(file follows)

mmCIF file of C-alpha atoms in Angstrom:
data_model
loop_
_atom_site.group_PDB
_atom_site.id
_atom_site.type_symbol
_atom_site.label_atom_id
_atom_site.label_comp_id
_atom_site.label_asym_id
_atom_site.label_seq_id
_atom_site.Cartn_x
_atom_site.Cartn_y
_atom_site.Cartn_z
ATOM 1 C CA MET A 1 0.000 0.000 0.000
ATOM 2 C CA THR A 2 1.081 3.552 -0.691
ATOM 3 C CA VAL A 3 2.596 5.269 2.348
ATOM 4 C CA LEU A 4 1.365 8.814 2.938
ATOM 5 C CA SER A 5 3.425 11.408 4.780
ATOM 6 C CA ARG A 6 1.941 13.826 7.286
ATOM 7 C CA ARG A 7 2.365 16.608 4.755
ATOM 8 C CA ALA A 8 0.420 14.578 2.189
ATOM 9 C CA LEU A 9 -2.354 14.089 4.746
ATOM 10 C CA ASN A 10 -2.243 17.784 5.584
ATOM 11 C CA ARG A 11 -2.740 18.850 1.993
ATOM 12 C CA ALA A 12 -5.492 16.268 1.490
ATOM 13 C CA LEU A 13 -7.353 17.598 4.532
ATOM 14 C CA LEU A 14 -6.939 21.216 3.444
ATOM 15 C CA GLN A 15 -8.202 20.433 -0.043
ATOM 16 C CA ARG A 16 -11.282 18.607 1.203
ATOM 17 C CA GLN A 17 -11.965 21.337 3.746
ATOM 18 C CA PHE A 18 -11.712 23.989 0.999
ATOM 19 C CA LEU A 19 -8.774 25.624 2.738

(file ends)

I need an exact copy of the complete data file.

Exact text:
mmCIF file of C-alpha atoms in Angstrom:
data_model
loop_
_atom_site.group_PDB
_atom_site.id
_atom_site.type_symbol
_atom_site.label_atom_id
_atom_site.label_comp_id
_atom_site.label_asym_id
_atom_site.label_seq_id
_atom_site.Cartn_x
_atom_site.Cartn_y
_atom_site.Cartn_z
ATOM 1 C CA MET A 1 0.000 0.000 0.000
ATOM 2 C CA THR A 2 1.081 3.552 -0.691
ATOM 3 C CA VAL A 3 2.596 5.269 2.348
ATOM 4 C CA LEU A 4 1.365 8.814 2.938
ATOM 5 C CA SER A 5 3.425 11.408 4.780
ATOM 6 C CA ARG A 6 1.941 13.826 7.286
ATOM 7 C CA ARG A 7 2.365 16.608 4.755
ATOM 8 C CA ALA A 8 0.420 14.578 2.189
ATOM 9 C CA LEU A 9 -2.354 14.089 4.746
ATOM 10 C CA ASN A 10 -2.243 17.784 5.584
ATOM 11 C CA ARG A 11 -2.740 18.850 1.993
ATOM 12 C CA ALA A 12 -5.492 16.268 1.490
ATOM 13 C CA LEU A 13 -7.353 17.598 4.532
ATOM 14 C CA LEU A 14 -6.939 21.216 3.444
ATOM 15 C CA GLN A 15 -8.202 20.433 -0.043
ATOM 16 C CA ARG A 16 -11.282 18.607 1.203
ATOM 17 C CA GLN A 17 -11.965 21.337 3.746
ATOM 18 C CA PHE A 18 -11.712 23.989 0.999
ATOM 19 C CA LEU A 19 -8.774 25.624 2.738